RALEIGH — Over 200 were in attendance for the Federalist Society’s Inaugural North Carolina Chapters Conference held in at the N.C. State University Club in Raleigh on Friday, Sept. 9.
Founded in 1982, the Federalist Society is a group of conservative and libertarian-leaning individuals committed to reordering priorities within the legal system to place a premium on individual liberty, traditional values, and the rule of law.
The conference included four events, which kicked off with a fireside chat featuring U.S. Sen. Thom Tillis (R-NC) and United States Magistrate Judge Robert T. Numbers. Three panel events followed including topics such as State Constitutionalism in North Carolina, The Law of Democracy: Recent and Future Developments in Election Law, and a North Carolina Supreme Court candidate forum.
The theme of returning public confidence in the courts was persistent throughout the conference. Panel discussions addressed the importance of the state constitutions, criticisms of judicial activism, the role of courts in redistricting, and inflammatory political rhetoric. Panel participants also occasionally touched on North Carolina cases both past and present brought before the U.S. Supreme Court.
Introductory remarks were presented by Hon. Frank D. Whitney, United States District Court, Western District of North Carolina.
North Carolina Supreme Court Chief Justice Paul Newby moderated the panel on State Constitutionalism in North Carolina that featured lively discussion not only on the constitution, but the importance and uniqueness of North Carolina’s Declaration of Rights.
“The Declaration of Rights states what the colonists in North Carolina wanted from their government after the revolution,” Professor John Orth, William Rand Kenan Jr. Professor of Law, UNC School of Law, said in reference to how the NC’s declaration differs from the U.S. Declaration of Independence.
He then went on to describe the differences between the federal and state constitution and other panel members expanded on his initial remarks using modern examples, such as the Duke Coal Ash case referred to by Andrew Tripp, Senior Vice President and General Counsel, University of North Carolina System Office.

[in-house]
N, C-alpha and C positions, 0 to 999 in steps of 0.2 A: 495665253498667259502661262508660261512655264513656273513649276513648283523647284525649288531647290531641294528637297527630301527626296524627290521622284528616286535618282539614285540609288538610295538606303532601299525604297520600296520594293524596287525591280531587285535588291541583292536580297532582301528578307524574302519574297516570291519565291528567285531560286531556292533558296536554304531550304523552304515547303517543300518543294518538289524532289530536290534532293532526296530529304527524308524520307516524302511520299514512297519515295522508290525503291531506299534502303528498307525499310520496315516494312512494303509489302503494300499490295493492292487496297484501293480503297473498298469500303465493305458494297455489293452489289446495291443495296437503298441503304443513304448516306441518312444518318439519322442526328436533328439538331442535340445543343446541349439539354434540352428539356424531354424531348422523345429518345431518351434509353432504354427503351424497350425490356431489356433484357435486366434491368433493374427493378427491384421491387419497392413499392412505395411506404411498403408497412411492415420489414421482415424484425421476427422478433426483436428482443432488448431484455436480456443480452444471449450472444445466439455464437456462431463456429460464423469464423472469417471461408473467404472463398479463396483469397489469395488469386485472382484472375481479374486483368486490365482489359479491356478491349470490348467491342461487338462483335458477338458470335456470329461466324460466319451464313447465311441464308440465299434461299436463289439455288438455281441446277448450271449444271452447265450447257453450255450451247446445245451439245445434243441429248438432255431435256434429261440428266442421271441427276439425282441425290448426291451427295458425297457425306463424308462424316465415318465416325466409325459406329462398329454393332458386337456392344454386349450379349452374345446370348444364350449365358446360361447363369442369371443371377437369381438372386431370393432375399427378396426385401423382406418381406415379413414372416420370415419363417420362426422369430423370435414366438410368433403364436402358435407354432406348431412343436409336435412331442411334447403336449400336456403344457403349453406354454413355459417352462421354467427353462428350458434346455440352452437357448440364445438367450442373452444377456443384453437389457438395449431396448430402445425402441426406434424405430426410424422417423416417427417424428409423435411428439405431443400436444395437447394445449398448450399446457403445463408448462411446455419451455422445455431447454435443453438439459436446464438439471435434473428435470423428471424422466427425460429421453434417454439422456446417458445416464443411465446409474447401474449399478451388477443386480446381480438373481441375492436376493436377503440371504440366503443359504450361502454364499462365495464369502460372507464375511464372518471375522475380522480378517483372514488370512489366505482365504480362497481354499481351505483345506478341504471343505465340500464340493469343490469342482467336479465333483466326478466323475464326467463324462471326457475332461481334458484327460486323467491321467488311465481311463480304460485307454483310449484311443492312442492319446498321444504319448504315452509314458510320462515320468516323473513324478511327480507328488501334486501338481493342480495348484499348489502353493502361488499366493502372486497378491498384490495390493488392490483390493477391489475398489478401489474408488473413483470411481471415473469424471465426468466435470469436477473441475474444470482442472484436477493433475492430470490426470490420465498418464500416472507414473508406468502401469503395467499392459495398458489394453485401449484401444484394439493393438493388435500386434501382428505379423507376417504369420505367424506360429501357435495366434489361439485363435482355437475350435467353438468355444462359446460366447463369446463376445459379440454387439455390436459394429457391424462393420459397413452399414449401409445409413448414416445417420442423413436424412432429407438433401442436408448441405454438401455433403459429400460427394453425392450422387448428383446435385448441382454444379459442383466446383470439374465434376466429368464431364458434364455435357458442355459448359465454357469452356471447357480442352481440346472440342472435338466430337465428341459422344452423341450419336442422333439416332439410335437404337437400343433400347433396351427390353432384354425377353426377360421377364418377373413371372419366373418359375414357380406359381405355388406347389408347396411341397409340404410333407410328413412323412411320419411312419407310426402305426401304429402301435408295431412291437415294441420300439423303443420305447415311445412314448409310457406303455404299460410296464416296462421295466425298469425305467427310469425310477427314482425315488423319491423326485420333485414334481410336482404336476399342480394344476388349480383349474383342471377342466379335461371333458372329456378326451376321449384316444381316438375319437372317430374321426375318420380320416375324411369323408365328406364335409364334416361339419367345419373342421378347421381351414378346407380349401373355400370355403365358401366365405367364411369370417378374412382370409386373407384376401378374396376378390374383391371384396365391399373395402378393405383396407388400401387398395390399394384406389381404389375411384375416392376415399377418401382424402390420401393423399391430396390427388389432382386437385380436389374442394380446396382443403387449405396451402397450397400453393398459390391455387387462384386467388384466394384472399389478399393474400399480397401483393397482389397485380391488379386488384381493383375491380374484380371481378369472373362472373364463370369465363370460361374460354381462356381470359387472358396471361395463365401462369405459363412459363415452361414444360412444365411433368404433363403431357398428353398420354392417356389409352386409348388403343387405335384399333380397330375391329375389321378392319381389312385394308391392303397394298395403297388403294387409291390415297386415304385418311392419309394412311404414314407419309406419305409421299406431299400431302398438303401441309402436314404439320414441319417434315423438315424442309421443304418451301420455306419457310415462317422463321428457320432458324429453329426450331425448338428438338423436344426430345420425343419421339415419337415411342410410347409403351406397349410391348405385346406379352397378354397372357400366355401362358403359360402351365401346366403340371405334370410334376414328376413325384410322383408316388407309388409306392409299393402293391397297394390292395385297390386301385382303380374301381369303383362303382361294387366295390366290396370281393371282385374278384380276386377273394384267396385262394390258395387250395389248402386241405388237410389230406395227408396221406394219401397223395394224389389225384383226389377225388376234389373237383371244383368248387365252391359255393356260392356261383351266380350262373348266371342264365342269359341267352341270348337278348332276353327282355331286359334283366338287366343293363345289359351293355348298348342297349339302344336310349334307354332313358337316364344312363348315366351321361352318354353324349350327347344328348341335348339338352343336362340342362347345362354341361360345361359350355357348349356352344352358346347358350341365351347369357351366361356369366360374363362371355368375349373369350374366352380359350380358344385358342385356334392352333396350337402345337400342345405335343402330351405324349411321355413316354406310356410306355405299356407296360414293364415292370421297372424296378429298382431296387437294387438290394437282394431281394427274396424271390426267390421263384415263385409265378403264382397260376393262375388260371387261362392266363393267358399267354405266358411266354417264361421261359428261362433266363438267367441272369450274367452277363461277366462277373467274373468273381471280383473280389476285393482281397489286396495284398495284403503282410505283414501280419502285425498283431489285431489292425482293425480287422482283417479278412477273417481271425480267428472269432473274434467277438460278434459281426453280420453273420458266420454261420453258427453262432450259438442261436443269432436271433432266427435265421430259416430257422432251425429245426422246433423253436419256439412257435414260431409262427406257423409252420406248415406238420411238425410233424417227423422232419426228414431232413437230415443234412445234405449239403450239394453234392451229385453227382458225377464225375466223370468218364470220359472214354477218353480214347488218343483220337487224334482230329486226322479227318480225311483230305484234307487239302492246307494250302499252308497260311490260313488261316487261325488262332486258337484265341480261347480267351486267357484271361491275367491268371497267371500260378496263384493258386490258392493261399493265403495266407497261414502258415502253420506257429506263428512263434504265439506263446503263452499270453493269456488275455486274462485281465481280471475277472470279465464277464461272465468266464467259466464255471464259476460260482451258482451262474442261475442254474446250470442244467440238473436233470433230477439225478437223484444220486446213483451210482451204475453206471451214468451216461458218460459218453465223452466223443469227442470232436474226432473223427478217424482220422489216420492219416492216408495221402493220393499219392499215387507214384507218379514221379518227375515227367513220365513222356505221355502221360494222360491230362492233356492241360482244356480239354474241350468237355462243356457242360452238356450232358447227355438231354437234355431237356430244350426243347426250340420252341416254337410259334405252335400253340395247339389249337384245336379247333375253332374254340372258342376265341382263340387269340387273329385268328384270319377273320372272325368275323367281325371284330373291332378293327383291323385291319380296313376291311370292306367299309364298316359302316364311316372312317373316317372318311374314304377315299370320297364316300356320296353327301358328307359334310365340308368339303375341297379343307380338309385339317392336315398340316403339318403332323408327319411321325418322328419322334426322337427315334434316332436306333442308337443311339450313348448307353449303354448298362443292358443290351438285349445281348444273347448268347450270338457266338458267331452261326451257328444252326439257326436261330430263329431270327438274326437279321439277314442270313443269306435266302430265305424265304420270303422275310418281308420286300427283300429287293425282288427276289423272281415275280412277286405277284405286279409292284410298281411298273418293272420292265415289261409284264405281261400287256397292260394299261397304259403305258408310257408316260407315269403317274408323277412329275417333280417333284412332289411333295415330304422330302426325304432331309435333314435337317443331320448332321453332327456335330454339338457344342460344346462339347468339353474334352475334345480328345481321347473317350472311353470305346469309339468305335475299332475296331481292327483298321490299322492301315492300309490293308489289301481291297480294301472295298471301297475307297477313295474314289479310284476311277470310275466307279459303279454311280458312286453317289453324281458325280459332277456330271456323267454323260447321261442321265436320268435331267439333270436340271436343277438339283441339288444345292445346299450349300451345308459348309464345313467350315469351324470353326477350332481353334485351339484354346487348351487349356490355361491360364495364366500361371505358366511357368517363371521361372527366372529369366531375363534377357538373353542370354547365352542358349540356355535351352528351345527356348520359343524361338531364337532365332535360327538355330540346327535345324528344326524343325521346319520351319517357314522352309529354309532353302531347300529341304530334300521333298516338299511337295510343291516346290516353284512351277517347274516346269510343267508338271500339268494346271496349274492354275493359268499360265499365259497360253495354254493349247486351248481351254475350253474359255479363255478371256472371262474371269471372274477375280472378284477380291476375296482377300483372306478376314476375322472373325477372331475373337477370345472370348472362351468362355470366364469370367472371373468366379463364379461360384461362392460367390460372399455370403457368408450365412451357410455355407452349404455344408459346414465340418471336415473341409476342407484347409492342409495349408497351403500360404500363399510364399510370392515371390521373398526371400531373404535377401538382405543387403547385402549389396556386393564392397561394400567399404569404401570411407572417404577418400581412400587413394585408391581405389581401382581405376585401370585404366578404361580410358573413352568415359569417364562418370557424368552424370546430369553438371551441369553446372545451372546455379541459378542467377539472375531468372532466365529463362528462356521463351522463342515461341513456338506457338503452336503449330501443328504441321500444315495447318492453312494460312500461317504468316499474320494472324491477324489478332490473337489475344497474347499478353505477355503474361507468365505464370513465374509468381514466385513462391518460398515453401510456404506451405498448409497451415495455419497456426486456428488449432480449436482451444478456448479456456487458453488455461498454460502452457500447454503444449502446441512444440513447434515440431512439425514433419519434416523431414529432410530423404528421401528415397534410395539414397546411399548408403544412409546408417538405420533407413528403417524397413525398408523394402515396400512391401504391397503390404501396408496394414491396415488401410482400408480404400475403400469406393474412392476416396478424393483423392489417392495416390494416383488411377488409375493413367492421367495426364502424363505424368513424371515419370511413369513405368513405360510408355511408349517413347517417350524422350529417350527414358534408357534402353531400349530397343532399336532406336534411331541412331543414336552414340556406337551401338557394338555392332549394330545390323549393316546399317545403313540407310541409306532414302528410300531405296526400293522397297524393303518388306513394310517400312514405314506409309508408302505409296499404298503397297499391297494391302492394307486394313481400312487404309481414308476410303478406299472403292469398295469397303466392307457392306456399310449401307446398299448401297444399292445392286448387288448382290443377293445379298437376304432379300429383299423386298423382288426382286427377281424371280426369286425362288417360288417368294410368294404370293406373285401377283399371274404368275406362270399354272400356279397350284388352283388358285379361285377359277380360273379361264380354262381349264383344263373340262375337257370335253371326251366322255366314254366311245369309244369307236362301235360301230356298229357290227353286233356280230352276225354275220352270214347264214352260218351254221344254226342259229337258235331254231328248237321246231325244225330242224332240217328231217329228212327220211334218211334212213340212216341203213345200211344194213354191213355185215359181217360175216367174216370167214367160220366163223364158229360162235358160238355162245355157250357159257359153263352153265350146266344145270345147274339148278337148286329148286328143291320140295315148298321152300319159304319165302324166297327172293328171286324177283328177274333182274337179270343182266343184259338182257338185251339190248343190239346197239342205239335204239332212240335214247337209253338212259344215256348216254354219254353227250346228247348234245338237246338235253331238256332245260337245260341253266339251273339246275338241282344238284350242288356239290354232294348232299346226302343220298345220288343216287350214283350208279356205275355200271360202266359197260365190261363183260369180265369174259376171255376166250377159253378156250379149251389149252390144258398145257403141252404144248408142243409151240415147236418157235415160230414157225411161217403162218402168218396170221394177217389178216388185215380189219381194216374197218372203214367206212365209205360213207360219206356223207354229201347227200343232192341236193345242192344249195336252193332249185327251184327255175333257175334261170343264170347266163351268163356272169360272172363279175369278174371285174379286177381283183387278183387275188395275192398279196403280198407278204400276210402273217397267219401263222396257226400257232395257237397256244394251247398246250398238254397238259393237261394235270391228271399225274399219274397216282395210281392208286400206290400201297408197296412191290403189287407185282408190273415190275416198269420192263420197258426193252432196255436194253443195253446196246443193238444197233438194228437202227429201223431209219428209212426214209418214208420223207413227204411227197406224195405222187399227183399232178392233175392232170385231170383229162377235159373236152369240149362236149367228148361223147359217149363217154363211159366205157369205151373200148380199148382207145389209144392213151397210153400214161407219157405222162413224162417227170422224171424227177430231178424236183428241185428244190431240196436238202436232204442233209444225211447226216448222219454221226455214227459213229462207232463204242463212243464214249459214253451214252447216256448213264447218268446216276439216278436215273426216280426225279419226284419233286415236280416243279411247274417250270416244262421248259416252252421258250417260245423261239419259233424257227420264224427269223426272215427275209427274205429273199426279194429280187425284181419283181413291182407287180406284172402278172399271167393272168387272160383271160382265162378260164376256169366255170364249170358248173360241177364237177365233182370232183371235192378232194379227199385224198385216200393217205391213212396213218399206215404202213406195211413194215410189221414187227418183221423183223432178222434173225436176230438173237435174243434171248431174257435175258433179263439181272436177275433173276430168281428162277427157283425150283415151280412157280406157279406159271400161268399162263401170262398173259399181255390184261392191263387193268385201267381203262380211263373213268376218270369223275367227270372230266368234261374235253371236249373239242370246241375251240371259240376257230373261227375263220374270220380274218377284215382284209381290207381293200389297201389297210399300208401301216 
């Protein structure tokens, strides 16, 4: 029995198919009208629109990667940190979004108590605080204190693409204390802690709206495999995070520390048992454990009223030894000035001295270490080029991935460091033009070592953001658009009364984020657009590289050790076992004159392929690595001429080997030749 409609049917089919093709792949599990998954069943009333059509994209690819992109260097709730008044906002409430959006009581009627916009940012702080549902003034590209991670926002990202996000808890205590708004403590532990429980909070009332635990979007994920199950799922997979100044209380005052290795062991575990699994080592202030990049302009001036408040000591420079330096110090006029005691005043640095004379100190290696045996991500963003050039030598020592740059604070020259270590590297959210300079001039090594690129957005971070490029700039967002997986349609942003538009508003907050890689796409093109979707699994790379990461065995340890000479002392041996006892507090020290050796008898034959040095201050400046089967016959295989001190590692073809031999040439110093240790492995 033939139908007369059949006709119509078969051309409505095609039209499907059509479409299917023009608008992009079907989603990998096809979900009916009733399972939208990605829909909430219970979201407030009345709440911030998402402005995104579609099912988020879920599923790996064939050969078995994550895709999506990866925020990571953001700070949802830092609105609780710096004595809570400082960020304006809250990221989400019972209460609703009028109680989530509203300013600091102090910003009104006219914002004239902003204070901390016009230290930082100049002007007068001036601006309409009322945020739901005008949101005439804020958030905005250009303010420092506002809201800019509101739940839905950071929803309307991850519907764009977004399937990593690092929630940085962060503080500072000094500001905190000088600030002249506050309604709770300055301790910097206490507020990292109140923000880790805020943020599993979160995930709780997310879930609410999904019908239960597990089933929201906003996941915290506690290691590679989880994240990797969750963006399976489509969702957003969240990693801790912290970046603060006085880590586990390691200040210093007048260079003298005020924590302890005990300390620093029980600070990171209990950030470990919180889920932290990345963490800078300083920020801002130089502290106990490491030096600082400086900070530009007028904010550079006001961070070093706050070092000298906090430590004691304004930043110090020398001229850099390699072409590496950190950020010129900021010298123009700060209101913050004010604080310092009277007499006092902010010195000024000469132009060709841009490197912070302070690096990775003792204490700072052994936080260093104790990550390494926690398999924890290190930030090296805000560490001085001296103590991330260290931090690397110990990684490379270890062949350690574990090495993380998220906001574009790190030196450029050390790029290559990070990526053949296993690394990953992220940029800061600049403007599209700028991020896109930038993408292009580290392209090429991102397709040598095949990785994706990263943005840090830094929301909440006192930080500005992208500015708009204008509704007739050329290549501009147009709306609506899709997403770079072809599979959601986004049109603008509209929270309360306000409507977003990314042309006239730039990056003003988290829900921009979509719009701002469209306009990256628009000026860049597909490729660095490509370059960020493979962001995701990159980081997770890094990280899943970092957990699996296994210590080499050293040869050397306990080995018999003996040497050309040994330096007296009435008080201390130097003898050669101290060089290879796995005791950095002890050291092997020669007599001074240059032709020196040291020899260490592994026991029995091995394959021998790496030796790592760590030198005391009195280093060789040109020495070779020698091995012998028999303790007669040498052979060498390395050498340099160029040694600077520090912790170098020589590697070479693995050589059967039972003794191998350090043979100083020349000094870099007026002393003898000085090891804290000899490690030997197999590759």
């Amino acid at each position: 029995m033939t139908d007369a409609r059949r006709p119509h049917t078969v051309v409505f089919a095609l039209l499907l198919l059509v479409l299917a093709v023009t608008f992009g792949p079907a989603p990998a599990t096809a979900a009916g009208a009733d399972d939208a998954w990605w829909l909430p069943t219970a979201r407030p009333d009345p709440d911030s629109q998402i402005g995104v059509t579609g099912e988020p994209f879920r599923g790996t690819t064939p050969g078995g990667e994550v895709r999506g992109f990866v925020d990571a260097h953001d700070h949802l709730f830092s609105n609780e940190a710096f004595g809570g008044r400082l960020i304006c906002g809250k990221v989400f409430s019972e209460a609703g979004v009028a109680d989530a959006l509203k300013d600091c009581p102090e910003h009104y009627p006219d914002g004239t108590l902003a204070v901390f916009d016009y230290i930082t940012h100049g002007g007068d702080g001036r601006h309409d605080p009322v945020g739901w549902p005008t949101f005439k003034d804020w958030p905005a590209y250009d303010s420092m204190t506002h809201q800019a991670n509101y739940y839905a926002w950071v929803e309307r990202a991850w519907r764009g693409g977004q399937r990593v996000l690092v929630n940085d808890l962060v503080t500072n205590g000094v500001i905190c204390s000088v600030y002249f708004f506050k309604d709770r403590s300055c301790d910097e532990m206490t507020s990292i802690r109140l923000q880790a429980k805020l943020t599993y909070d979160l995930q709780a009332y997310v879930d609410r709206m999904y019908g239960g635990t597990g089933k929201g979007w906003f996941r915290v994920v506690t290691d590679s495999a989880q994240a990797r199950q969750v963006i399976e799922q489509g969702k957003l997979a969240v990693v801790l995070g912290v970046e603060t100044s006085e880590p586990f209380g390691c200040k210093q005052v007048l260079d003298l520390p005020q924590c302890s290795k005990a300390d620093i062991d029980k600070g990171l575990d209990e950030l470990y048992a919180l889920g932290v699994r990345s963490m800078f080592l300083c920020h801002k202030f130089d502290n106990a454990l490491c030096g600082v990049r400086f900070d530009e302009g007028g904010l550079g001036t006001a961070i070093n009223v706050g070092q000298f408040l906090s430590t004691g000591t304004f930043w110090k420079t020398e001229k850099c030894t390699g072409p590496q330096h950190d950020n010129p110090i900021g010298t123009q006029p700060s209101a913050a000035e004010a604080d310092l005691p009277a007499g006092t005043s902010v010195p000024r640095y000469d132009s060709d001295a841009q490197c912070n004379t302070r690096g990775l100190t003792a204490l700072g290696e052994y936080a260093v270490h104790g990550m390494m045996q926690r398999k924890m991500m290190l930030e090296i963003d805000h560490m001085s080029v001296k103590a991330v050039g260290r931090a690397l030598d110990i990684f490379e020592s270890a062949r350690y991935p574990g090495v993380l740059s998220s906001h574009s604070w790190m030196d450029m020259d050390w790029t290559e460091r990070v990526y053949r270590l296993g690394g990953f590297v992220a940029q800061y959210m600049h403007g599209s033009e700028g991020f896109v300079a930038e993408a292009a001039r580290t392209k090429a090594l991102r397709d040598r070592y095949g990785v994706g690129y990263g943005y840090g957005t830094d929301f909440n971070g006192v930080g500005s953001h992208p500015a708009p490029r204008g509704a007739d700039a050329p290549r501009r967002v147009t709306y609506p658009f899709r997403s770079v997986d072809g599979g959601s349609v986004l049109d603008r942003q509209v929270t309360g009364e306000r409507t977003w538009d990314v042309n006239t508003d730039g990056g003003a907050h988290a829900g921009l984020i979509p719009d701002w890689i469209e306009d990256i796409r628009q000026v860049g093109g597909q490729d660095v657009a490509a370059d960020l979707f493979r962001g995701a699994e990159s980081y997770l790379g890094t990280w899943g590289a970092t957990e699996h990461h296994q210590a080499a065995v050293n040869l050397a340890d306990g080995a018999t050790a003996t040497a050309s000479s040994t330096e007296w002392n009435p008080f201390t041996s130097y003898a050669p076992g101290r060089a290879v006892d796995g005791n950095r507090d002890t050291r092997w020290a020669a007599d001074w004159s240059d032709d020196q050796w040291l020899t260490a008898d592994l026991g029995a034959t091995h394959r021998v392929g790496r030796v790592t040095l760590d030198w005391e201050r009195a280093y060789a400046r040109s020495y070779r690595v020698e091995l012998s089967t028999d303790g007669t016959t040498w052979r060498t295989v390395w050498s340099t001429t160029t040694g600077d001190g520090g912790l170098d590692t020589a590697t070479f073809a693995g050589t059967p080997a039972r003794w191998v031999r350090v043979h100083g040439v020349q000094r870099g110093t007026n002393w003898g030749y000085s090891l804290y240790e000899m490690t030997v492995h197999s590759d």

During the session with Tillis, he spoke about his time in the U.S. Senate through a few anecdotes and how observing former Sen. Lamar Alexander’s (R-TN) ability to build relationships in order to get things done had influenced how he himself worked with others.
Tillis also remarked that the way media “hypes” political activities isn’t helpful.
“First off, we are in a different world where we have 24-hour news cycles, we have non-stop social media, and we have non-corroborated reports,” said Tillis. “We’ve lost really honest journalism. Everybody thinks they are a talking head.”
Referring to the work done in Congress versus media coverage, Tillis said “Honestly, it’s not as bad as you think” and “the outside is going to amplify it.”
He later went on to say, “I’m not a particularly bombastic person, but I think we could ask some of our leaders to “tone it down” just a little bit.”
In the panel on “Recent and Future Developments in Election Law,” the roles of legislatures and courts in redistricting cases were the main theme.
Former legislator Rick Glazier, a Democrat who currently leads the NC Justice Center, repeatedly asserted the idea courts in NC have a role to play in redistricting and voting cases and that state statute gave them that role.
“How much can courts be checks on the state legislature? How much can they be an independent check – and that’s exactly what the ballgame is right now,” Iowa College of Law Professor Derek Muller said following Glazier’s remarks.
Fellow panel member Phil Strach, a national elections expert and litigator and partner at Nelson Mullins Riley & Scarborough LLP, agreed the court has a role but disagreed with Glazier over how far a court can go.
The recently much-reported “Independent State Legislature Doctrine” was also brought up.
“It’s overblown. It’s a misnomer,” said Strach of media coverage of the doctrine. “It’s the elections clause of the U.S. Constitution.”
He went on to say, “It’s not going to destroy democracy. We have to tone the rhetoric down.”
Strach also touched on the topic of “sue and settle” cases and the executive branch’s use of “consent decrees” to overstep their authority and bypass state laws and legislatures, the latter of which he referred to the secret agreement entered into by N.C. Attorney General Josh Stein and the N.C. State Board of Election and left-leaning attorneys to enact changes in the 2020 elections without legislative approval.
Strach said it was encouraging that state legislatures were acting on consent decrees to keep executive branches from “usurping power.”
All four candidates vying for the state’s top court this November were in attendance for the candidate forum, which was moderated by John William Pope Foundation president John Hood.
All seats on the supreme court in North Carolina are elected by a statewide vote.
The candidates presented their judicial philosophies and generally concurred on the idea judges should follow the text of the law and refrain from following personal opinion when deciding cases.
The contests feature Sam Ervin IV, an incumbent Democrat, and challenger, Trey Allen, a Republican.
Ervin was first elected to the top court in 2014 to the seat vacated by Robert N. Hunter, Jr.
Two N.C. Court of Appeals judges, Democrat Lucy Inman and Republican Richard Dietz, are seeking to fill the seat of the retiring Robin Hudson, a Democrat.